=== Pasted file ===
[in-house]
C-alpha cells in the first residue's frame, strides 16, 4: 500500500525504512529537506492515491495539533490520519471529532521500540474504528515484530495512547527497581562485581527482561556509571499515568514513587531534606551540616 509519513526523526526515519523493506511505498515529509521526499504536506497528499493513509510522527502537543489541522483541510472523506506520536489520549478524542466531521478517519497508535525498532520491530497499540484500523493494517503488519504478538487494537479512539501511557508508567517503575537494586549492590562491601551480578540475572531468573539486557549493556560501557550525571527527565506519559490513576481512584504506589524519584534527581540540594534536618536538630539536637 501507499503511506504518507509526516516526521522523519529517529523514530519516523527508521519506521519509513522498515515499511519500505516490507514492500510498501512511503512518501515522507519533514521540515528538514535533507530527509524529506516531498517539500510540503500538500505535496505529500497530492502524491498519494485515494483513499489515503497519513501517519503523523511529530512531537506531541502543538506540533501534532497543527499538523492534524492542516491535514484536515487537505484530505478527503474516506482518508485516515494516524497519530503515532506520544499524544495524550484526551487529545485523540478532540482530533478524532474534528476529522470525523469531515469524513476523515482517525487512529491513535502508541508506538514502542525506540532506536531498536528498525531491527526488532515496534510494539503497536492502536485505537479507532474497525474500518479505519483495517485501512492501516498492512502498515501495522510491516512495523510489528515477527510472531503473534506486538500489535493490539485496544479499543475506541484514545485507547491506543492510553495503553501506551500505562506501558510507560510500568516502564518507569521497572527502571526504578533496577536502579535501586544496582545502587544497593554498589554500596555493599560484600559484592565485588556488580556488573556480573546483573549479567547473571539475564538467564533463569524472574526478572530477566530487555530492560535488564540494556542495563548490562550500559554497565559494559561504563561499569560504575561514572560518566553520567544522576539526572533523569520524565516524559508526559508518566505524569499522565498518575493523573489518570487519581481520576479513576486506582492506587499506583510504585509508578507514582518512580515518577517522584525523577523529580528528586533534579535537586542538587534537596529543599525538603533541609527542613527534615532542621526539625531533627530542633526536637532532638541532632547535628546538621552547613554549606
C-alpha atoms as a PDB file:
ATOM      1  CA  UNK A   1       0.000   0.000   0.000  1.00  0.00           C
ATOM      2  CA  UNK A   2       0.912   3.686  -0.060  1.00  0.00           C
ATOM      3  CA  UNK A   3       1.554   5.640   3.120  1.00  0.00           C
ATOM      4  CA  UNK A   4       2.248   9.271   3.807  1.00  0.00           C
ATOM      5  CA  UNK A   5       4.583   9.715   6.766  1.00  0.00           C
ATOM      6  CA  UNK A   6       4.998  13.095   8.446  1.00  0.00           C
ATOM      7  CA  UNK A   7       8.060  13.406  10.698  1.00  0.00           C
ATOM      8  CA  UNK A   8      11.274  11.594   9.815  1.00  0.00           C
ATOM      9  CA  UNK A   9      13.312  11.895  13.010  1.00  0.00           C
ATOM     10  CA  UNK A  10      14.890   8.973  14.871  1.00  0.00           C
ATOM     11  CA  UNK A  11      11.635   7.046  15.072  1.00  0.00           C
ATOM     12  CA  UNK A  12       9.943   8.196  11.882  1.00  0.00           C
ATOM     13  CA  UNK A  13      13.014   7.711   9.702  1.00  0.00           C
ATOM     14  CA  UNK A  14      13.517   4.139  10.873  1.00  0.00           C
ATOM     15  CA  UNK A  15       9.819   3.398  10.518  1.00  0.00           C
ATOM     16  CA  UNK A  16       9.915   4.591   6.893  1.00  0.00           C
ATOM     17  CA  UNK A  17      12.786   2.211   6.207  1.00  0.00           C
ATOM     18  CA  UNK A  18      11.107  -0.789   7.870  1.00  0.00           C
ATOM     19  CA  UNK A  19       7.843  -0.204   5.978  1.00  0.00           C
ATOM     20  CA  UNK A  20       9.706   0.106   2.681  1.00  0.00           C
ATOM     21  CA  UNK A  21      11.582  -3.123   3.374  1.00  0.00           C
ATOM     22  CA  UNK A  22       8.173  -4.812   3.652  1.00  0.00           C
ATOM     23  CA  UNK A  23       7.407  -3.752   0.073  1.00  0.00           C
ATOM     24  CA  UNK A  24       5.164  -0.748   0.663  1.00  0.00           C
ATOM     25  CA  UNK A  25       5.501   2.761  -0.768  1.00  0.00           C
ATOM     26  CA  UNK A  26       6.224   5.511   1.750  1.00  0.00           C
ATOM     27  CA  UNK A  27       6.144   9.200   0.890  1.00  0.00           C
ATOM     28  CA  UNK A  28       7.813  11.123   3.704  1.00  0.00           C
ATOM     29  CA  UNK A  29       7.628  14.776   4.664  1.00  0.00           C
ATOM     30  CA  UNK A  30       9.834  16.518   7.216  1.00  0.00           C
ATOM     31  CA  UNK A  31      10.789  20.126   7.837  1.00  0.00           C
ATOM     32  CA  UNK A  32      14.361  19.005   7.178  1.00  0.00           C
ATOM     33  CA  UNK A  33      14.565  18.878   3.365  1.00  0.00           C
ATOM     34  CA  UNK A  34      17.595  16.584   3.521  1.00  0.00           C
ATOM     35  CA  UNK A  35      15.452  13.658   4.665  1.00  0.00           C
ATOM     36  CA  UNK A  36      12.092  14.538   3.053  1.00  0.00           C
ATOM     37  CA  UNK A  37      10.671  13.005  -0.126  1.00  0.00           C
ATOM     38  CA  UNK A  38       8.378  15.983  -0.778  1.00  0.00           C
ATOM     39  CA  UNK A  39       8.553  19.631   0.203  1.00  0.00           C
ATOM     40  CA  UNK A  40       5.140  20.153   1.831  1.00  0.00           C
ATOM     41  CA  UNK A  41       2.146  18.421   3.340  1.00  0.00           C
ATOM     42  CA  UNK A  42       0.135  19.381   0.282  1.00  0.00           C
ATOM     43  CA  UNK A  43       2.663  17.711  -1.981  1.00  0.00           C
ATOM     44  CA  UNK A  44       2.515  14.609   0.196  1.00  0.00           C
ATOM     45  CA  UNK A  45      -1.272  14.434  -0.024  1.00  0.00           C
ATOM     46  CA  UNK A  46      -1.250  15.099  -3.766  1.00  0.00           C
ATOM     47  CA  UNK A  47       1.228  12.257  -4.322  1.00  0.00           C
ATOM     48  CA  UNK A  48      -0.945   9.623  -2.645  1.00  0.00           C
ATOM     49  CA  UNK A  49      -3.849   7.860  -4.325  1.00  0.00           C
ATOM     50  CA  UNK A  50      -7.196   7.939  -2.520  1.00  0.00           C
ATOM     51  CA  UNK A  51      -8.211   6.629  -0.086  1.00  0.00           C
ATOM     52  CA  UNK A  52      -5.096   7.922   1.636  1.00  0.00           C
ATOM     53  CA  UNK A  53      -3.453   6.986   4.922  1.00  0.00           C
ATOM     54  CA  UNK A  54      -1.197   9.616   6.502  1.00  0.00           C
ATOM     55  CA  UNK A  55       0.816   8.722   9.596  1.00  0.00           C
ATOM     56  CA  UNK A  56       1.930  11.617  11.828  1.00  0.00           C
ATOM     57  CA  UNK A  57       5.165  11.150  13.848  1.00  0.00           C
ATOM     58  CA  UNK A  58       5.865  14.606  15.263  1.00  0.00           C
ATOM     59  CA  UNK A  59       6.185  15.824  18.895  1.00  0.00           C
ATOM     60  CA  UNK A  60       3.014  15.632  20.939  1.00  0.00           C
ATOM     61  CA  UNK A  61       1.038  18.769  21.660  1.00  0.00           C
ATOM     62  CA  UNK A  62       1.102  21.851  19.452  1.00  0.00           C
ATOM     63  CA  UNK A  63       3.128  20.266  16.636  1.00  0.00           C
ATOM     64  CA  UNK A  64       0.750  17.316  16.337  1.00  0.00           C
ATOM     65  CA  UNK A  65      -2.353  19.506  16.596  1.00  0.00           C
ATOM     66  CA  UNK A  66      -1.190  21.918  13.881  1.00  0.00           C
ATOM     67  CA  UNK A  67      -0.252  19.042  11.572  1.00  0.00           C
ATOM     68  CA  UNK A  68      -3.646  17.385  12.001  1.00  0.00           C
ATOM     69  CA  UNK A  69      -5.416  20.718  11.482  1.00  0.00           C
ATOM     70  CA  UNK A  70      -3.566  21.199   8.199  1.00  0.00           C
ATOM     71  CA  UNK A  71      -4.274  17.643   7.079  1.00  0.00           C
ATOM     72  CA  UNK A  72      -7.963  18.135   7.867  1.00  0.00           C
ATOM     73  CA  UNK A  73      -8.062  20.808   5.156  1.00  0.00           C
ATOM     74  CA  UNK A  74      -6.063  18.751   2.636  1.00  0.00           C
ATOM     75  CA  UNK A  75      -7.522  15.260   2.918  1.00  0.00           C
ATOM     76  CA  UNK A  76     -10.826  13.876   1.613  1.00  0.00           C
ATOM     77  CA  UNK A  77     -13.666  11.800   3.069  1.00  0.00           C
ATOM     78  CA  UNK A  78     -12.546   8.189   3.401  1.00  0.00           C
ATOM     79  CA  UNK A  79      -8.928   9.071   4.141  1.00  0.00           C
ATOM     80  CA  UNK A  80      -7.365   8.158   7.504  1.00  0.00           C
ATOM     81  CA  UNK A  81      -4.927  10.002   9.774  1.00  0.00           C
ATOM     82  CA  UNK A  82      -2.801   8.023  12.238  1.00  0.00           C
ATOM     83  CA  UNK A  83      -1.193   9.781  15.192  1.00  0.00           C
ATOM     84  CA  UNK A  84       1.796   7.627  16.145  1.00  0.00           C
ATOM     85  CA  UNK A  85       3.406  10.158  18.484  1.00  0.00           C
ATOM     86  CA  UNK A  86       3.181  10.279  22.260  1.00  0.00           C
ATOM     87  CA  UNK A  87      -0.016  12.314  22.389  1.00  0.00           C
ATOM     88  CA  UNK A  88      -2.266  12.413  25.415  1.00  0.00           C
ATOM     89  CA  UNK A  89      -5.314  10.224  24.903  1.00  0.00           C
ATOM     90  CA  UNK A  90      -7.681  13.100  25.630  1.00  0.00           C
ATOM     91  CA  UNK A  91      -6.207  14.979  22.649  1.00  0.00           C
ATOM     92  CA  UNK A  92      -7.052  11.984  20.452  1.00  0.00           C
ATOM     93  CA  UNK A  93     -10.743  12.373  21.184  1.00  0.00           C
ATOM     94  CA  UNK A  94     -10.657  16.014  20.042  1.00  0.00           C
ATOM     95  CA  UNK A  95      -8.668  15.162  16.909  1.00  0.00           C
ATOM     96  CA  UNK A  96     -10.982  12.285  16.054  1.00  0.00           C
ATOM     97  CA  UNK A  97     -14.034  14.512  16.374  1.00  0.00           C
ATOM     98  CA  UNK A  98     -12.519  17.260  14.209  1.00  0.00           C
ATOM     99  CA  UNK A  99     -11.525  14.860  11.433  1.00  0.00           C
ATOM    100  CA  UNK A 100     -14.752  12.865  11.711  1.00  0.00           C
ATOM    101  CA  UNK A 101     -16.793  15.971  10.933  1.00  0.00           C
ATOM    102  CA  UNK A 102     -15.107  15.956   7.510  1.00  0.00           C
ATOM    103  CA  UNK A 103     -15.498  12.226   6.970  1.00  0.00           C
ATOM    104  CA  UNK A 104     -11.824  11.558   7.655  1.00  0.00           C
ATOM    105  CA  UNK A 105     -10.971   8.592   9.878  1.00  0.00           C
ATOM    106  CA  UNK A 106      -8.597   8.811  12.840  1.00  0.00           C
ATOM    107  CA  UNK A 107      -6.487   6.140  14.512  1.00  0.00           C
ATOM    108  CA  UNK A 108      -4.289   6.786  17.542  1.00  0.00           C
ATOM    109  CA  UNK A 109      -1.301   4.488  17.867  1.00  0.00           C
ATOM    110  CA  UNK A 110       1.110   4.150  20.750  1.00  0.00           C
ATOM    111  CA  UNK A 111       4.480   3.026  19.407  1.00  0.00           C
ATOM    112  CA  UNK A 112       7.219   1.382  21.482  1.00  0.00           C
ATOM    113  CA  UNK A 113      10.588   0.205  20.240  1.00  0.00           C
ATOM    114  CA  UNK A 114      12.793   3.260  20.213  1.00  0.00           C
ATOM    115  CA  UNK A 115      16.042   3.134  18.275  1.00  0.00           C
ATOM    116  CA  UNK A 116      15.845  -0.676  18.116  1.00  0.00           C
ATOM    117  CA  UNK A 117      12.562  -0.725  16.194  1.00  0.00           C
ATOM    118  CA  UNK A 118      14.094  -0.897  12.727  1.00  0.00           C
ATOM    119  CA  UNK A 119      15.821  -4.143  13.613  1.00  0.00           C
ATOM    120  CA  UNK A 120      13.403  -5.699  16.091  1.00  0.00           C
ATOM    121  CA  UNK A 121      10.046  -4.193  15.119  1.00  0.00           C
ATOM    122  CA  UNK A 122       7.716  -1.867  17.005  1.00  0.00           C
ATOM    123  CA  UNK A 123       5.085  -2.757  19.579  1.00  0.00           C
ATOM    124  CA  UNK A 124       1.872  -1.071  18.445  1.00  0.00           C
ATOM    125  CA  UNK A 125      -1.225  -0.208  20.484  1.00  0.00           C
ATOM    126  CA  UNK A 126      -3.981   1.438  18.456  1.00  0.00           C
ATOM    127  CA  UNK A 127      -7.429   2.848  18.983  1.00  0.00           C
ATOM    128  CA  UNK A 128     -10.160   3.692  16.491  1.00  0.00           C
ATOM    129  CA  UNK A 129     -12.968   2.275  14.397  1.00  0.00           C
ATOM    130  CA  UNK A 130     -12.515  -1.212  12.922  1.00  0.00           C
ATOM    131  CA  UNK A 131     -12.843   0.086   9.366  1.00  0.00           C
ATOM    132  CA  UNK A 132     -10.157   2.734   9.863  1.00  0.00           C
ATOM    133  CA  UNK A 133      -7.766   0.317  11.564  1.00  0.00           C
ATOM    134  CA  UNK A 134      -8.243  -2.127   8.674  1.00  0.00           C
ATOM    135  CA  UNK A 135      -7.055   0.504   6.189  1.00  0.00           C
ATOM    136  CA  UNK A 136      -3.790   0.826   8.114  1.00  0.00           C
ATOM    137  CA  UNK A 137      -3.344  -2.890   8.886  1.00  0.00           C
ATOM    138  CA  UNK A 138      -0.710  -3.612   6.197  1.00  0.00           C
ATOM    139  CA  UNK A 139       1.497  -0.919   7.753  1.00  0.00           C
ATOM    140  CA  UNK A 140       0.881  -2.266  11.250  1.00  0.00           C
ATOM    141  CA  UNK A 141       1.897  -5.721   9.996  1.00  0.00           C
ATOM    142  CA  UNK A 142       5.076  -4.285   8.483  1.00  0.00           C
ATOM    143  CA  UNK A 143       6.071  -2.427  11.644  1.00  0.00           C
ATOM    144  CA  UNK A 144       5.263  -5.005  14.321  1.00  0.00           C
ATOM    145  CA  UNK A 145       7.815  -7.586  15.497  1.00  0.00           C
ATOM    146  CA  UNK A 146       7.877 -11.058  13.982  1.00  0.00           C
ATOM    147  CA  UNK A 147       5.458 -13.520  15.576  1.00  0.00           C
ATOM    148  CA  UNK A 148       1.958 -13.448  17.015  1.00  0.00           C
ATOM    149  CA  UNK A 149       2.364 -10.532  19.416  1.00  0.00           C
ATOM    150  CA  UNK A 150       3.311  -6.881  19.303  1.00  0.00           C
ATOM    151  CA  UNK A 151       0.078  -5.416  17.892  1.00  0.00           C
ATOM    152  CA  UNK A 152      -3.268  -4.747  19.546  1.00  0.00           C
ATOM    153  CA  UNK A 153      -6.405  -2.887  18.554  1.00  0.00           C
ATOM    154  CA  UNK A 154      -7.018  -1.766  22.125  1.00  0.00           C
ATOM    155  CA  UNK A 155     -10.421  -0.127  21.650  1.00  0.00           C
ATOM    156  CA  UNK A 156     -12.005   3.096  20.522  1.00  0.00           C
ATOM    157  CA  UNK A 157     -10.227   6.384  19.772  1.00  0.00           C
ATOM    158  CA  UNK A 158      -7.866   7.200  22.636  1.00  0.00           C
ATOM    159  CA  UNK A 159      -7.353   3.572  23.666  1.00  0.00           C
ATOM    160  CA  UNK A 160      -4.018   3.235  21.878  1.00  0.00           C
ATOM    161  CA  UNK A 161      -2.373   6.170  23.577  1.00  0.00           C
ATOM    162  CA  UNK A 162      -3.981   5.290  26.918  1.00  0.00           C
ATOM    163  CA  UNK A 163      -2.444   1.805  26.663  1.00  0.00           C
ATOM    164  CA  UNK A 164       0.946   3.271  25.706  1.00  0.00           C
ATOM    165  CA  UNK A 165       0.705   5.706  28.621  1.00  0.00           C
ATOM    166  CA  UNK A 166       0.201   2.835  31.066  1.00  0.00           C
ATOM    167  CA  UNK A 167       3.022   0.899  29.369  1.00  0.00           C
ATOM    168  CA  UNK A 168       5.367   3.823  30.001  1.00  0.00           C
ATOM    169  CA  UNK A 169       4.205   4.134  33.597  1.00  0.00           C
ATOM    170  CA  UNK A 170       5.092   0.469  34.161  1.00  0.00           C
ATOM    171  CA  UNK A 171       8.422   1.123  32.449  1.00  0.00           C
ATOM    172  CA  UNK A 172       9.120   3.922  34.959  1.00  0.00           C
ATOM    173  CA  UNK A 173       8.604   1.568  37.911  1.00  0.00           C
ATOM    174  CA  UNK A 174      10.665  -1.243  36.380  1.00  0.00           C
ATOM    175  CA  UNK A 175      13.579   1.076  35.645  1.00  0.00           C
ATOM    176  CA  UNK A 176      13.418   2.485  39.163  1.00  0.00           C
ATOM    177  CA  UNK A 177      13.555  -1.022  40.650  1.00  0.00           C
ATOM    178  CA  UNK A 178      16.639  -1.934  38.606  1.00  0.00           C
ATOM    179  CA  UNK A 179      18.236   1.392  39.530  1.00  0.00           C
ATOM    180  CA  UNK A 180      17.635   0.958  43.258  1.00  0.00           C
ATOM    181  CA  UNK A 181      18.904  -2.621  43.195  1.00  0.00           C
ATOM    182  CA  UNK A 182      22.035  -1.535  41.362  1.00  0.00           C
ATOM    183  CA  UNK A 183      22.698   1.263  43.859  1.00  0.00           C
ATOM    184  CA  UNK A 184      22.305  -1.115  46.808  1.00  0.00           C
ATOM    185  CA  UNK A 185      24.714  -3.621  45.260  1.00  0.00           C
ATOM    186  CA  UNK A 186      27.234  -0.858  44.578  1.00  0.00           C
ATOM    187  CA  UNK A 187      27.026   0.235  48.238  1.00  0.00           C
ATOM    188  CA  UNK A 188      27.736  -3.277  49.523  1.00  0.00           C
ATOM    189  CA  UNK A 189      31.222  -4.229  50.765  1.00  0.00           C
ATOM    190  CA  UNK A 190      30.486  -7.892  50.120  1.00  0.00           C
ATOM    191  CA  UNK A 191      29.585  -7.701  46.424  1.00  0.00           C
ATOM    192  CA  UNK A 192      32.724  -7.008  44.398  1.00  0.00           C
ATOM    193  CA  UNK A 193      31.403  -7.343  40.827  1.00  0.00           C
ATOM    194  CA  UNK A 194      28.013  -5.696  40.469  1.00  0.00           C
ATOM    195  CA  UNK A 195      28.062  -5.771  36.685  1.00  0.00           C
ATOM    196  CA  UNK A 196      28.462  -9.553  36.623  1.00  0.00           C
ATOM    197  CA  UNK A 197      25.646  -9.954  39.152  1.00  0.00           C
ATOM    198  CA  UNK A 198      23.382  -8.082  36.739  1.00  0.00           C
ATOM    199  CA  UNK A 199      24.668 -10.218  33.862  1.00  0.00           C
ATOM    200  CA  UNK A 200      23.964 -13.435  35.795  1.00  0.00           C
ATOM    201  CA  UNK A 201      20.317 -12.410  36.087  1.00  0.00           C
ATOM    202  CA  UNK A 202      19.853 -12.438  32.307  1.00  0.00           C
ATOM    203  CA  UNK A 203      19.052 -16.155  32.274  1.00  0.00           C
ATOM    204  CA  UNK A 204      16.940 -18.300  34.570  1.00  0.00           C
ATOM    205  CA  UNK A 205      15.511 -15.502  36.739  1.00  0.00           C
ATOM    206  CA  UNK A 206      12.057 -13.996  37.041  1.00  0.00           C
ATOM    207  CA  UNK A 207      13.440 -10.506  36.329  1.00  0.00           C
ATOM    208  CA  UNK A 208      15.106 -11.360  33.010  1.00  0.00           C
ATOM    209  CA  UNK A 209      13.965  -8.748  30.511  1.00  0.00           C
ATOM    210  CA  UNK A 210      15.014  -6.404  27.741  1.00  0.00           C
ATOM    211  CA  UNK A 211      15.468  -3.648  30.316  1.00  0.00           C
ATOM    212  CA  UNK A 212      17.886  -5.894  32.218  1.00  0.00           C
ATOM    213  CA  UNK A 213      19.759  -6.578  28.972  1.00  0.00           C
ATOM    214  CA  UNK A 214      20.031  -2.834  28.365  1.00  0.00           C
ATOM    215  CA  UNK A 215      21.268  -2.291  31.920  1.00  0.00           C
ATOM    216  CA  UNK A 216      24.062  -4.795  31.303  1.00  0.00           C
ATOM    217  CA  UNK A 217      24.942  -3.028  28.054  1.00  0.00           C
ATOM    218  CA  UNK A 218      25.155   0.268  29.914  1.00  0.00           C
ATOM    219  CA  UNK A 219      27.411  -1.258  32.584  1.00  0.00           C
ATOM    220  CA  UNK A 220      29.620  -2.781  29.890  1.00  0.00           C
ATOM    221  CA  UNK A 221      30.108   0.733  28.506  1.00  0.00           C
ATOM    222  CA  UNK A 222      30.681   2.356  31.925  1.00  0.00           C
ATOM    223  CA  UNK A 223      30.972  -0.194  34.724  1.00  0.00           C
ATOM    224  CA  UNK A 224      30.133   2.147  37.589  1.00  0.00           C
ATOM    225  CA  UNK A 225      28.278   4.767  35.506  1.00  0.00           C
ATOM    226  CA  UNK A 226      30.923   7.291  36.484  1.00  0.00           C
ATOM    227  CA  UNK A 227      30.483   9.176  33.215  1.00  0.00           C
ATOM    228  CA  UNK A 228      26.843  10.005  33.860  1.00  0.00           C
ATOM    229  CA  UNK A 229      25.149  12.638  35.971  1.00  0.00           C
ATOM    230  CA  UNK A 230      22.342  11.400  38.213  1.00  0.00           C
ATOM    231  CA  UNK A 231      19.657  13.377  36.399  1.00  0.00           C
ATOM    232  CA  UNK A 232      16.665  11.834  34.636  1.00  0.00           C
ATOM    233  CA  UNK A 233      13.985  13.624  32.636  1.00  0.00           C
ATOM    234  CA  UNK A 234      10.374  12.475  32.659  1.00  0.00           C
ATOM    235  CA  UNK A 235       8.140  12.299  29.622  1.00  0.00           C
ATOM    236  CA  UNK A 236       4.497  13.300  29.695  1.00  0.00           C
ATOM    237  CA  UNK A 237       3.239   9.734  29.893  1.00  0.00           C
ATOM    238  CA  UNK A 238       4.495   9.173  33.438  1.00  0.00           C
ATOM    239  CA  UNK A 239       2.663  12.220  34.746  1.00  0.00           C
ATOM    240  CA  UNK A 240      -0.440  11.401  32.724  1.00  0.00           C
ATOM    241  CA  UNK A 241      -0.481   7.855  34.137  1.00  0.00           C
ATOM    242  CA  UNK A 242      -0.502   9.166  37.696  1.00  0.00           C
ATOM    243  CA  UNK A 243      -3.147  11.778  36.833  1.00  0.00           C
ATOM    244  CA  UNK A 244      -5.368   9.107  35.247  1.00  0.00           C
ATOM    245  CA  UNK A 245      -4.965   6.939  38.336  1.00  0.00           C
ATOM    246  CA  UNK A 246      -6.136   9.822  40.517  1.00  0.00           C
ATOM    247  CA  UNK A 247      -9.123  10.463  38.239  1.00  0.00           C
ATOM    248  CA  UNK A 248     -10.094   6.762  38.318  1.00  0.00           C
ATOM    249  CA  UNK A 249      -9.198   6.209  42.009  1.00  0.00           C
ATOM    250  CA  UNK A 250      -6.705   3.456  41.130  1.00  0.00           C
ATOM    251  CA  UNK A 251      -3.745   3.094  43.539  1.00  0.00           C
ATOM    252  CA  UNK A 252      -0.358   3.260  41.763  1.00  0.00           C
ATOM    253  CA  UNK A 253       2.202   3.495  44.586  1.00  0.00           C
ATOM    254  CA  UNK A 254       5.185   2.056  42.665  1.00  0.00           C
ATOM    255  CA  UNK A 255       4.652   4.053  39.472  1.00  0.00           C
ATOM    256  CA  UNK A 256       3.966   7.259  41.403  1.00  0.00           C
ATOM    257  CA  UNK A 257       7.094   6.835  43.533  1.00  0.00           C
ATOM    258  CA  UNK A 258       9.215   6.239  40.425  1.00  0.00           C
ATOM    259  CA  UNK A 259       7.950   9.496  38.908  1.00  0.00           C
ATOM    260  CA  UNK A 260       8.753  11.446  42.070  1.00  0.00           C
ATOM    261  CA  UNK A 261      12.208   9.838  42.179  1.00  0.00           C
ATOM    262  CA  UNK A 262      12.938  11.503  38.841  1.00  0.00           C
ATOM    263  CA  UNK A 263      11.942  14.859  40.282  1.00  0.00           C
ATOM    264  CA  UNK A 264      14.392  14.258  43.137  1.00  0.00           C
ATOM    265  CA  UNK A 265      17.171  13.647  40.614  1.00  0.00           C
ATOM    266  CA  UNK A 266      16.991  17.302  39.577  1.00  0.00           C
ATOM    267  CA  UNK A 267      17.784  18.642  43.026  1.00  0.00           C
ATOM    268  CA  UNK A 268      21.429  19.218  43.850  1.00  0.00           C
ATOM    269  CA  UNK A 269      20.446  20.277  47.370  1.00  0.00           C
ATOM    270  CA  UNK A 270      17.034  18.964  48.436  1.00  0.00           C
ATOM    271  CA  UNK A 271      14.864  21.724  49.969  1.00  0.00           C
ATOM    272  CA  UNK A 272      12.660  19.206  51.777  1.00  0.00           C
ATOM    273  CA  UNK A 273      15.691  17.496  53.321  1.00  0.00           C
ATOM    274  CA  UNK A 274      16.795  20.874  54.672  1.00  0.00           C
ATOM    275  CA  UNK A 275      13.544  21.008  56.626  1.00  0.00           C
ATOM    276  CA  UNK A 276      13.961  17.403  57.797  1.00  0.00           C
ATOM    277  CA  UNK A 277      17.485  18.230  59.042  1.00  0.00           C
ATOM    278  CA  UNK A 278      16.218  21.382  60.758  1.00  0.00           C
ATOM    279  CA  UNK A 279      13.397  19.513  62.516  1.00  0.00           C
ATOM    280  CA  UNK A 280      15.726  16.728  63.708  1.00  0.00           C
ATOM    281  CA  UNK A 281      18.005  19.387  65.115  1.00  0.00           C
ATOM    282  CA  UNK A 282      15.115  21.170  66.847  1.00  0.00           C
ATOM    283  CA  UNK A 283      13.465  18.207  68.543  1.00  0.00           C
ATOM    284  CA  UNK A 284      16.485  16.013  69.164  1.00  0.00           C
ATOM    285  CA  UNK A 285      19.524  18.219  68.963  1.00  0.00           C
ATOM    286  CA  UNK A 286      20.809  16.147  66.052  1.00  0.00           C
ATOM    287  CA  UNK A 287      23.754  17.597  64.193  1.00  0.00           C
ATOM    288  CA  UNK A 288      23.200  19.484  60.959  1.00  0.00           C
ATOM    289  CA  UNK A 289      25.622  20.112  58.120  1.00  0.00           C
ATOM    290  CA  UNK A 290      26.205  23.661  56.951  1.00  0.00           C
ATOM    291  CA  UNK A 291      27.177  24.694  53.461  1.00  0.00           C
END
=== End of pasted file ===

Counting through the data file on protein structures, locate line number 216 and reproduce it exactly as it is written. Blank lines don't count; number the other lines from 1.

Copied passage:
ATOM    213  CA  UNK A 213      19.759  -6.578  28.972  1.00  0.00           C